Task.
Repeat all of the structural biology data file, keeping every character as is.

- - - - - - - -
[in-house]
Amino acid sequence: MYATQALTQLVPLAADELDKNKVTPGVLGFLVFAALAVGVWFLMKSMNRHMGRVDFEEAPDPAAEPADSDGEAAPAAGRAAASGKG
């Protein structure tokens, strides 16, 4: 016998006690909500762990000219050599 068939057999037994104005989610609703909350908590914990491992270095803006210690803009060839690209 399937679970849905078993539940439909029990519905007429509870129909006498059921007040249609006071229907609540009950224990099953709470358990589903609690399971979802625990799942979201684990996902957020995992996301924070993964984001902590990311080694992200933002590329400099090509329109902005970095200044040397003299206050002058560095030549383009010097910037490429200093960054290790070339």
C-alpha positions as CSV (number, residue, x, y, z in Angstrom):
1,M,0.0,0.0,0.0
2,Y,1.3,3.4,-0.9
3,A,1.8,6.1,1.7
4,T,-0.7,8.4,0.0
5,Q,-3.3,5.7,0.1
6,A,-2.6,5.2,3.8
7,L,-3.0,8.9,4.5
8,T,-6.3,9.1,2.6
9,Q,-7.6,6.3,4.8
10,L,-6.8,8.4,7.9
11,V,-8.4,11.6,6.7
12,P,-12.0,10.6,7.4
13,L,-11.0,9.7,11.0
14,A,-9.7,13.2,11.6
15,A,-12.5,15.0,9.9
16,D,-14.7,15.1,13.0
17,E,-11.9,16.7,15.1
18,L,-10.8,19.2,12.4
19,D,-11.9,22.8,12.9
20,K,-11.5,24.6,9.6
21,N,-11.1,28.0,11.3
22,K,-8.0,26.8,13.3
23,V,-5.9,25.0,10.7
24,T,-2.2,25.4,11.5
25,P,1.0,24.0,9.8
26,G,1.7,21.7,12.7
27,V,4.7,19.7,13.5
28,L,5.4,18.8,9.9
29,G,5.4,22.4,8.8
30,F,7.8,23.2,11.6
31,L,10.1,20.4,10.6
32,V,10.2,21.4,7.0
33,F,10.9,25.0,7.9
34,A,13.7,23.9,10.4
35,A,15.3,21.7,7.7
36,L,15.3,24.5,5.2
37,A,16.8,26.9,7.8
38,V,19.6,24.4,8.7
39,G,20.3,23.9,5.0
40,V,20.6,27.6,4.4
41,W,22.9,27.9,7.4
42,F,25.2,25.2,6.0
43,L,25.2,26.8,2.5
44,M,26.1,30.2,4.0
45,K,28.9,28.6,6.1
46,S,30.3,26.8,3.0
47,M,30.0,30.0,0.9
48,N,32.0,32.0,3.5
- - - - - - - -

[in-house]
Amino acid sequence: MYATQALTQLVPLAADELDKNKVTPGVLGFLVFAALAVGVWFLMKSMNRHMGRVDFEEAPDPAAEPADSDGEAAPAAGRAAASGKG
């Protein structure tokens, strides 16, 4: 016998006690909500762990000219050599 068939057999037994104005989610609703909350908590914990491992270095803006210690803009060839690209 399937679970849905078993539940439909029990519905007429509870129909006498059921007040249609006071229907609540009950224990099953709470358990589903609690399971979802625990799942979201684990996902957020995992996301924070993964984001902590990311080694992200933002590329400099090509329109902005970095200044040397003299206050002058560095030549383009010097910037490429200093960054290790070339």
C-alpha positions as CSV (number, residue, x, y, z in Angstrom):
1,M,0.0,0.0,0.0
2,Y,1.3,3.4,-0.9
3,A,1.8,6.1,1.7
4,T,-0.7,8.4,0.0
5,Q,-3.3,5.7,0.1
6,A,-2.6,5.2,3.8
7,L,-3.0,8.9,4.5
8,T,-6.3,9.1,2.6
9,Q,-7.6,6.3,4.8
10,L,-6.8,8.4,7.9
11,V,-8.4,11.6,6.7
12,P,-12.0,10.6,7.4
13,L,-11.0,9.7,11.0
14,A,-9.7,13.2,11.6
15,A,-12.5,15.0,9.9
16,D,-14.7,15.1,13.0
17,E,-11.9,16.7,15.1
18,L,-10.8,19.2,12.4
19,D,-11.9,22.8,12.9
20,K,-11.5,24.6,9.6
21,N,-11.1,28.0,11.3
22,K,-8.0,26.8,13.3
23,V,-5.9,25.0,10.7
24,T,-2.2,25.4,11.5
25,P,1.0,24.0,9.8
26,G,1.7,21.7,12.7
27,V,4.7,19.7,13.5
28,L,5.4,18.8,9.9
29,G,5.4,22.4,8.8
30,F,7.8,23.2,11.6
31,L,10.1,20.4,10.6
32,V,10.2,21.4,7.0
33,F,10.9,25.0,7.9
34,A,13.7,23.9,10.4
35,A,15.3,21.7,7.7
36,L,15.3,24.5,5.2
37,A,16.8,26.9,7.8
38,V,19.6,24.4,8.7
39,G,20.3,23.9,5.0
40,V,20.6,27.6,4.4
41,W,22.9,27.9,7.4
42,F,25.2,25.2,6.0
43,L,25.2,26.8,2.5
44,M,26.1,30.2,4.0
45,K,28.9,28.6,6.1
46,S,30.3,26.8,3.0
47,M,30.0,30.0,0.9
48,N,32.0,32.0,3.5